Vestas is carrying out its own investigation into the fire, which occurred in a 3MW V112 turbine at the Gross Eilstorf wind farm in Germany on 30 March.
Vestas experts and two external experts are inspecting the nacelle and modelling possible root causes. The company has conducted on-site close inspections of the burnt turbine from height – using a crane and also using a drone aircraft with a camera.
After weather conditions delayed the investigation, Vestas now plans to take down the burnt turbine, which will lead to a closer on-the-ground inspection within days.
Planning is underway to replace the burnt turbine, which will commence next week.
Nobody was hurt in the fire, but the incident has caused considerable embarrassment for Vestas, one of the world’s largest turbine manufacturers. However, the company noted that it has over 46,000 turbines operating across the world, and that “these types of accidents are very rare.”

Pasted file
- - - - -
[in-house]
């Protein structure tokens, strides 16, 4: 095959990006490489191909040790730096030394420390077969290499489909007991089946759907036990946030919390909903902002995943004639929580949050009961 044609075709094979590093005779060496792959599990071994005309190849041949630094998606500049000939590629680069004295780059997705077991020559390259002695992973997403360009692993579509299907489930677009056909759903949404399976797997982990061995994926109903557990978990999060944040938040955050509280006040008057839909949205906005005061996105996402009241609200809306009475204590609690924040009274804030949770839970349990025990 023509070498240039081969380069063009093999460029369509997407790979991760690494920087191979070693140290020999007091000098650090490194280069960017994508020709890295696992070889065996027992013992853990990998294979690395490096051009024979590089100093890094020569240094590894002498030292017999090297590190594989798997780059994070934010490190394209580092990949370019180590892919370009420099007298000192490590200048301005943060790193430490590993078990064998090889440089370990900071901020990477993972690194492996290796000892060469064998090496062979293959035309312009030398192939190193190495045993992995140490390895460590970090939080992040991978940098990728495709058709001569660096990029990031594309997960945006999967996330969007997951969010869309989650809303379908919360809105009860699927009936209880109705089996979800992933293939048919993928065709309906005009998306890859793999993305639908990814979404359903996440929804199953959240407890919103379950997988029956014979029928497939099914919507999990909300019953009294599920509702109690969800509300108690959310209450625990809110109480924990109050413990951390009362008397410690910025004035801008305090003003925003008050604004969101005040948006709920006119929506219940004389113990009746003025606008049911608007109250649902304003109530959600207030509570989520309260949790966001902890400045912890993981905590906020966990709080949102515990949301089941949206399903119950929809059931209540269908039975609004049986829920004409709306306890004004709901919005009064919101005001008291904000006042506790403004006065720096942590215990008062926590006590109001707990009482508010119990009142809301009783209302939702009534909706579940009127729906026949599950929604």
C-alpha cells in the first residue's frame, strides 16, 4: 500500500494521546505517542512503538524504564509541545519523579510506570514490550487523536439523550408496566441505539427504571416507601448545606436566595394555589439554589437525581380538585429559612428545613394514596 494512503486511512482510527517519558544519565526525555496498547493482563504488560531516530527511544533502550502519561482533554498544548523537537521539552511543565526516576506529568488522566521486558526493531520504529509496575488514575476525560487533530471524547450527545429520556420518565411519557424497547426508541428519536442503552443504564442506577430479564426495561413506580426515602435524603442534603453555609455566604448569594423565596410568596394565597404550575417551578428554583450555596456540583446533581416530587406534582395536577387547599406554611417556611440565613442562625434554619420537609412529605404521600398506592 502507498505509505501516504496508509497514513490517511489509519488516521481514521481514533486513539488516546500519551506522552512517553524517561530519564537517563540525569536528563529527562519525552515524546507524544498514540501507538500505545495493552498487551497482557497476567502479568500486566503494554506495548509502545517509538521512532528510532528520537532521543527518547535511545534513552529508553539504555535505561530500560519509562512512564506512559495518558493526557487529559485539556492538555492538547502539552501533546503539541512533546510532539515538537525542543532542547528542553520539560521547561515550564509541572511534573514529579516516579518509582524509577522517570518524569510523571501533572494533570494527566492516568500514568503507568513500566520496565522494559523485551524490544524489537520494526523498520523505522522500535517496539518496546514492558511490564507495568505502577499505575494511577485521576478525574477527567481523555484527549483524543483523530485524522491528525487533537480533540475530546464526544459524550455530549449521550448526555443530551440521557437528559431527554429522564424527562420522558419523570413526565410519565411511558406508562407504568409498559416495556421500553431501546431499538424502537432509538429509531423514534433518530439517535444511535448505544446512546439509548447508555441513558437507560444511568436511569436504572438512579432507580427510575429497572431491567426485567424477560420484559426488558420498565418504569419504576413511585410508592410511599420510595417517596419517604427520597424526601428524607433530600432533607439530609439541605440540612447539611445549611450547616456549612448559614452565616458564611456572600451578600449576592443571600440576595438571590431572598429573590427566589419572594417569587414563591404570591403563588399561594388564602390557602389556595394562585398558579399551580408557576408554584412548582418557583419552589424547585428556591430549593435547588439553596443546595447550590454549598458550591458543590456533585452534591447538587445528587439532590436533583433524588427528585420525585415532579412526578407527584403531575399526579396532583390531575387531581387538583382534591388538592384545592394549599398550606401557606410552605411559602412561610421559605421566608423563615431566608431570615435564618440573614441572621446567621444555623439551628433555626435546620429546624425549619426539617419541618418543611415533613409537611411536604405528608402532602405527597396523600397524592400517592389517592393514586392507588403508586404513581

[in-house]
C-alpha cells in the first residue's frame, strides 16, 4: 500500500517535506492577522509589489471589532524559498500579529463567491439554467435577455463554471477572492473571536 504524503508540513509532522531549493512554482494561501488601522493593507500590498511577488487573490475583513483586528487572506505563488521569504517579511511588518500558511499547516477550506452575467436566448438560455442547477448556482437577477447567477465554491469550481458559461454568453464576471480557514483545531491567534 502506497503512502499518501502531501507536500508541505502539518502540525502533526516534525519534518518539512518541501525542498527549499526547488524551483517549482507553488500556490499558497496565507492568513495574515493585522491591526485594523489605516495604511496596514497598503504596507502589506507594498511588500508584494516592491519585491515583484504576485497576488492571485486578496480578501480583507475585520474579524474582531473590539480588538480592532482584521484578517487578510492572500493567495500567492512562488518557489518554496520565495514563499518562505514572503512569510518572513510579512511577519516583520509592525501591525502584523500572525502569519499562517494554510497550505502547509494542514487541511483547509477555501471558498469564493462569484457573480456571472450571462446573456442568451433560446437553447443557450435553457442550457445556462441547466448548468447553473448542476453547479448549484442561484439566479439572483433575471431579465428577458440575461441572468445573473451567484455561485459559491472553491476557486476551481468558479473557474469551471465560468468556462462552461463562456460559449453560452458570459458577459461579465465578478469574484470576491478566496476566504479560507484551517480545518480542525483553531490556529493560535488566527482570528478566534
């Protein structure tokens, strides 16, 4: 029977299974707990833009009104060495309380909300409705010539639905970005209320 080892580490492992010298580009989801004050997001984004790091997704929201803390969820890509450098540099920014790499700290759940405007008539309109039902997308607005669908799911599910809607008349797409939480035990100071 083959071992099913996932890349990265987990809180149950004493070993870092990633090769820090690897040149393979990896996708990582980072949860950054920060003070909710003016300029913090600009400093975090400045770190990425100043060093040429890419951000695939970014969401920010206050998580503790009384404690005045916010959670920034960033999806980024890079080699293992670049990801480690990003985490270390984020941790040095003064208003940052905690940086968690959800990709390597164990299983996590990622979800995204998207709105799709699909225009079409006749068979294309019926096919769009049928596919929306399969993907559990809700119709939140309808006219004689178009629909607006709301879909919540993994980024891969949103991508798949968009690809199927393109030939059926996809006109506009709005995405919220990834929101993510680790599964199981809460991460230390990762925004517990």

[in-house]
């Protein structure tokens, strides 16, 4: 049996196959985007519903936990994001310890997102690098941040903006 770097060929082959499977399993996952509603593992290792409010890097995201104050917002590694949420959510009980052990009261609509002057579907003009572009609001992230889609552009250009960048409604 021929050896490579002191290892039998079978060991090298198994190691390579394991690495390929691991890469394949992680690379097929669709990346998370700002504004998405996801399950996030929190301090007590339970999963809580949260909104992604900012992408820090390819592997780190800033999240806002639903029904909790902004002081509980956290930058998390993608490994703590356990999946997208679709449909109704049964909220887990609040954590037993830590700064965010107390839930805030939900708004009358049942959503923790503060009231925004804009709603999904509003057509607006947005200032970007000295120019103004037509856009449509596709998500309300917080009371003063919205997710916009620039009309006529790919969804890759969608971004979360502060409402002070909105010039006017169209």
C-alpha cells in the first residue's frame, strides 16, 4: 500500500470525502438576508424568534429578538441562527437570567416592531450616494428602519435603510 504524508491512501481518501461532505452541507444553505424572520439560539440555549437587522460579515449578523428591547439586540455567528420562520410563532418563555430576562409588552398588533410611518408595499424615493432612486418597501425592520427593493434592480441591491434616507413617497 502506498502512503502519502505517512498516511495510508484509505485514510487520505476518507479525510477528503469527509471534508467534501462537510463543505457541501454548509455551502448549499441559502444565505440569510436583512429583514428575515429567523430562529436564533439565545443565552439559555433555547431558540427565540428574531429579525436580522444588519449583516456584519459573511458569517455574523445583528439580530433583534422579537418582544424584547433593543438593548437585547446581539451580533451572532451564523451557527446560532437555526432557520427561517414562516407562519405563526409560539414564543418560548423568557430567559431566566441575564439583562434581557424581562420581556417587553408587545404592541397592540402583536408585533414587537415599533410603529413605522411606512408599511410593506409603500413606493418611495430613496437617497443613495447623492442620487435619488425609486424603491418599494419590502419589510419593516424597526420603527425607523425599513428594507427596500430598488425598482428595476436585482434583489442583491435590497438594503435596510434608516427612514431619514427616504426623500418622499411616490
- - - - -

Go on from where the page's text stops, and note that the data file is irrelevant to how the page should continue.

As a result of the incident, the company has paused other V112 turbines with a similar production configuration to the turbine that caught fire. Vestas engineers have carried out “thorough” checks on each of the paused turbines, checking for issues highlighted by the investigation, before returning each turbine to service.
A statement from Vestas read: “We are confident that we are getting closer to the root cause of the fire and we are now returning the paused turbines back to normal operation one by one.”
To prevent a repeat of the Gross Eilstorf fire, the company has also carried out upgrades on the paused turbines, including new software to mitigate the issues found as part of the root cause investigation.
Vestas said all of the paused turbines should be returned to normal operation by late April.